Why advertising fraud is so high on the Internet

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by Jimmy Nicholls| 06 June 2014

...and how the industry is trying to fix it.

When news that a sample of Mercedes-Benz's adverts was more widely viewed by bots than humans breaks in the same week that an audit company reveals four in five British advertisers have no idea how many of their advert impressions are fraudulent, you know an industry is in some sort of trouble.

"The market has been has been relentlessly pursuing success and performance and in so doing has lost sight of where adverts actually appear," said Duncan Trigg, chief executive of Project Sunblock, an auditing firm for advertisers and the authors of the aforementioned report.

"Brand safety" has long been important for Project Sunblock's clients, with regular investigations run to check whether adverts are displayed alongside undesirable editorial content such as pornographic or racist material. But since the rise of programmatic advertising in 2009, in which space is bid for based on which demographics a company wishes to target, bots have become an increasing concern.

The Interactive Advertising Bureau (IAB) surveyed enterprise marketers last November, and found that 85% were using programmatic advertising. Of those who did half were trying to buy adverts more efficiently, with slightly more trying to target more effectively, and only 16% motivated by cost-cutting. Over the next two years 91% of advertisers are expected to take up programmatic advertising, despite anxieties about the practice.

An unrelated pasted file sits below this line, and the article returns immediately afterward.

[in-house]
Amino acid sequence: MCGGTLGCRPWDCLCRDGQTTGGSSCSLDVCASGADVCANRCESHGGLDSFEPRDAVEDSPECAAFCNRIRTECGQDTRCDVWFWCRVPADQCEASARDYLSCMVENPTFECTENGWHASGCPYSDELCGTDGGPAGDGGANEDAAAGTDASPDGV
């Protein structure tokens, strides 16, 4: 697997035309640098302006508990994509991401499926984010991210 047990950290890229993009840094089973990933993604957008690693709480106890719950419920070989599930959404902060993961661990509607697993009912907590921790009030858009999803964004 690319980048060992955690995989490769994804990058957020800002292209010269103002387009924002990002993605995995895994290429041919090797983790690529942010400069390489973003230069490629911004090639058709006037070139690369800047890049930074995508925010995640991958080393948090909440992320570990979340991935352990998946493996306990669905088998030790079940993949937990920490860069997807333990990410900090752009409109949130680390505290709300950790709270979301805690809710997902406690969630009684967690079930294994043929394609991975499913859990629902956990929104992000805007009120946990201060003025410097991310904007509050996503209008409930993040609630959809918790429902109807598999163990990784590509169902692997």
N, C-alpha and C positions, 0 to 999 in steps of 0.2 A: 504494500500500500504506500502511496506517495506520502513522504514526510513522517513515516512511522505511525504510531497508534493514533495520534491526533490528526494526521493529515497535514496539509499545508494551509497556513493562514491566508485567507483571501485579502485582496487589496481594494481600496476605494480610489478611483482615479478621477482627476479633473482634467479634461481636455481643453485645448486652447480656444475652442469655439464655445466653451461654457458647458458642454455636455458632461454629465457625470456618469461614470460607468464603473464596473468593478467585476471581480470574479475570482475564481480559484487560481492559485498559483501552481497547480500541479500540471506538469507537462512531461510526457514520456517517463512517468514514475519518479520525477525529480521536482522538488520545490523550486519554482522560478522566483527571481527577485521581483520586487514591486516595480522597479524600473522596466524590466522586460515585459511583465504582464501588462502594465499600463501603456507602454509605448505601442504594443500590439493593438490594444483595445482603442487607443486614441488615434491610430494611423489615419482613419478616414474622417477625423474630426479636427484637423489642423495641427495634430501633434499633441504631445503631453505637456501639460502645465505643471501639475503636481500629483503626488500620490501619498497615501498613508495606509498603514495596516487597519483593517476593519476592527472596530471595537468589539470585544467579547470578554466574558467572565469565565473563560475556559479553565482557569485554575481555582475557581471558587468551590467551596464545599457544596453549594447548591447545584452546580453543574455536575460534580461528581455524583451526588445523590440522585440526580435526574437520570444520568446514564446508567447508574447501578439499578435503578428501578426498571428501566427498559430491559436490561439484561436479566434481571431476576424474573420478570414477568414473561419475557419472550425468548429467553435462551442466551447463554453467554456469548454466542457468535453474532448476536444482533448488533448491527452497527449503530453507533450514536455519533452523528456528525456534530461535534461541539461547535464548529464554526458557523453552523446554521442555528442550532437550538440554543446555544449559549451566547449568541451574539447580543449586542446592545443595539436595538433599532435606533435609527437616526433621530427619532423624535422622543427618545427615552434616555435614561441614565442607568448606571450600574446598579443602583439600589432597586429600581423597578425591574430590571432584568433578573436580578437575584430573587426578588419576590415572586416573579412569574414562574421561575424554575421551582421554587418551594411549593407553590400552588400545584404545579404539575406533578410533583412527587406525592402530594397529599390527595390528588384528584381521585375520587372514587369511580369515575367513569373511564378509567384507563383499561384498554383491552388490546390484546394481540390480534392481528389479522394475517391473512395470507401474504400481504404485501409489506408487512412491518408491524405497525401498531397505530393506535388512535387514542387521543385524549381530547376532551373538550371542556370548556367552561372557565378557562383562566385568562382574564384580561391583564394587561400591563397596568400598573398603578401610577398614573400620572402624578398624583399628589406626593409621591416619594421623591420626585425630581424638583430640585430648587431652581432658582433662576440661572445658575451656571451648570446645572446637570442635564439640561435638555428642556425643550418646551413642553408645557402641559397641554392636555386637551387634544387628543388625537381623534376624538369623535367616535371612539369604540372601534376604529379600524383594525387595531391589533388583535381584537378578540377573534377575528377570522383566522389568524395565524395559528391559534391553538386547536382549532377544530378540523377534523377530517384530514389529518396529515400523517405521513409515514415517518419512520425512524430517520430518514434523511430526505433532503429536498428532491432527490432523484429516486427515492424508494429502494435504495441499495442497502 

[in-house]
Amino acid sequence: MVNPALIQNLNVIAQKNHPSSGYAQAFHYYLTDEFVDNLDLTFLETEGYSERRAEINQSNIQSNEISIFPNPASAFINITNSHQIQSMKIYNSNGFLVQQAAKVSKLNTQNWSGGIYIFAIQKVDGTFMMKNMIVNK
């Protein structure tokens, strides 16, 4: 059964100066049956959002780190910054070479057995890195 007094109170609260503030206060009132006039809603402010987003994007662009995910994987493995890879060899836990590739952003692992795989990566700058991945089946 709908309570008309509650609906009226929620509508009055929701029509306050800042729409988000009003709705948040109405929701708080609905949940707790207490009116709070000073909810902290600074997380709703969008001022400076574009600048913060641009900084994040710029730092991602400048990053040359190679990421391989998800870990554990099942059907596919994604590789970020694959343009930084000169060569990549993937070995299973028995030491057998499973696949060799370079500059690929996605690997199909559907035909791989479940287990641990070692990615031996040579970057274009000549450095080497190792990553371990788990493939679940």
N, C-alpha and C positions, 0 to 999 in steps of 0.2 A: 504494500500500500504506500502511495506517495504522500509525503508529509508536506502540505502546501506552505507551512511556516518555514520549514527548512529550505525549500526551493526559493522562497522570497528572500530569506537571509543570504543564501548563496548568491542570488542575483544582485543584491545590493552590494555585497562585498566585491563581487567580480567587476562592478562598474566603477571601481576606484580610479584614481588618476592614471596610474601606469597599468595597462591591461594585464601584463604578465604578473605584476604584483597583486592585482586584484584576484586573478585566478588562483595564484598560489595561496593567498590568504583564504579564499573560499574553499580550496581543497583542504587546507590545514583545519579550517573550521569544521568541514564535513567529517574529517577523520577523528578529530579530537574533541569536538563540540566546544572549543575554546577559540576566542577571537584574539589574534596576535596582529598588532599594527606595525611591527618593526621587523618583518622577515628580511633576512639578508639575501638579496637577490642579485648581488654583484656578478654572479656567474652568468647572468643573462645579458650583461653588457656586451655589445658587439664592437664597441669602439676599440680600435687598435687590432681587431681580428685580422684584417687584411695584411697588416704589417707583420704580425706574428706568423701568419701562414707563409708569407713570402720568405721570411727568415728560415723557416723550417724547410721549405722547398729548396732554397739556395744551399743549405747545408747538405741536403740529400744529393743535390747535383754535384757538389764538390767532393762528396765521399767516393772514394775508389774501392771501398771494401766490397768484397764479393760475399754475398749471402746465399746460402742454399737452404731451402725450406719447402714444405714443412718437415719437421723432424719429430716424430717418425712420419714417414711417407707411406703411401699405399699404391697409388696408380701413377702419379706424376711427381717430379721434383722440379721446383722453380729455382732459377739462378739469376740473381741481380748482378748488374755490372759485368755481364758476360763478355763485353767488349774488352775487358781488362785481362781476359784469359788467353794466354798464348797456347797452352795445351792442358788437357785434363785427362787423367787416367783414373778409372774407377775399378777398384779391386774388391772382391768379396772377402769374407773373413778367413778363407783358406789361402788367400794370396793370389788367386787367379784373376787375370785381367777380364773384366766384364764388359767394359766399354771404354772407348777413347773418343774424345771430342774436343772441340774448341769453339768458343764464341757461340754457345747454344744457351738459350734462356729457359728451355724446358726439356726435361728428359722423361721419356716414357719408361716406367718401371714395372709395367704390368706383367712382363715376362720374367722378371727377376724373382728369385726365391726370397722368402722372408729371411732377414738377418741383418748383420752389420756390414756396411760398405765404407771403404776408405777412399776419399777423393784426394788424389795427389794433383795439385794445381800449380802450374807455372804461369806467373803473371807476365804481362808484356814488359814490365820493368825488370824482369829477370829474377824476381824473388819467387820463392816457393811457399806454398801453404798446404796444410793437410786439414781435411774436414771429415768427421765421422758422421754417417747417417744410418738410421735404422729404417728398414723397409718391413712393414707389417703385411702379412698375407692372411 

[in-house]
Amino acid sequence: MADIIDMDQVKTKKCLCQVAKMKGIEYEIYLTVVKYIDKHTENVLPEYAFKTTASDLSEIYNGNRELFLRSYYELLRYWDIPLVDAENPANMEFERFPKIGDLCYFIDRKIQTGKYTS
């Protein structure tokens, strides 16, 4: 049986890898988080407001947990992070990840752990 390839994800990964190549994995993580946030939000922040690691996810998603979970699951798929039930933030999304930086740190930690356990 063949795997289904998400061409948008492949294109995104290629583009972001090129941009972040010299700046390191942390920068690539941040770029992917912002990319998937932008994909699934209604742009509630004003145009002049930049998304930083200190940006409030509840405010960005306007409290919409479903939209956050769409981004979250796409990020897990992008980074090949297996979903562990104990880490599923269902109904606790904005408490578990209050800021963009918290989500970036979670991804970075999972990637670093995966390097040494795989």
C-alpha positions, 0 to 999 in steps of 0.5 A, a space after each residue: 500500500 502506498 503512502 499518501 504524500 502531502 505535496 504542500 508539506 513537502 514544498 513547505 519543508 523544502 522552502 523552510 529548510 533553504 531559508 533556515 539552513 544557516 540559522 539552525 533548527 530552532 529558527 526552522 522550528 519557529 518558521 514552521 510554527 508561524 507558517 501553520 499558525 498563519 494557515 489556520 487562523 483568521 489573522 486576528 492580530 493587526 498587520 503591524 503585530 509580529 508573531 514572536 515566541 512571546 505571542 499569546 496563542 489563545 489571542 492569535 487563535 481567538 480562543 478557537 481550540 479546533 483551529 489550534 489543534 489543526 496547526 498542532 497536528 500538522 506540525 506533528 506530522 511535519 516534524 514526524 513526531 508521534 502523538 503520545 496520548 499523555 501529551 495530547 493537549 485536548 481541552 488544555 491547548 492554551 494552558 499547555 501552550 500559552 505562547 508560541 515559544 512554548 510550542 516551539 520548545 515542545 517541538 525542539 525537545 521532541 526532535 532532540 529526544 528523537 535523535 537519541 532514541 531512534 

Ascertaining who is actually viewing the campaigns is a growing trend for the auditors. Adverts appearing below the fold of a web page are much less likely to be seen than those visible when the page opens. But more problematic than that is the rise of botnets in directing fraudulent traffic, with the IAB claiming that as much as a third of online traffic for adverts is robotic rather than human.

"Botnets are already surprisingly sophisticated and will only become more potent in time," said Andrew Goode, chief operating officer of Project Sunblock. "There are many pieces of malware used to infect PCs which are used to create fake traffic and then sold on to publishers through ad exchanges, and some of the bots are almost indestructible."

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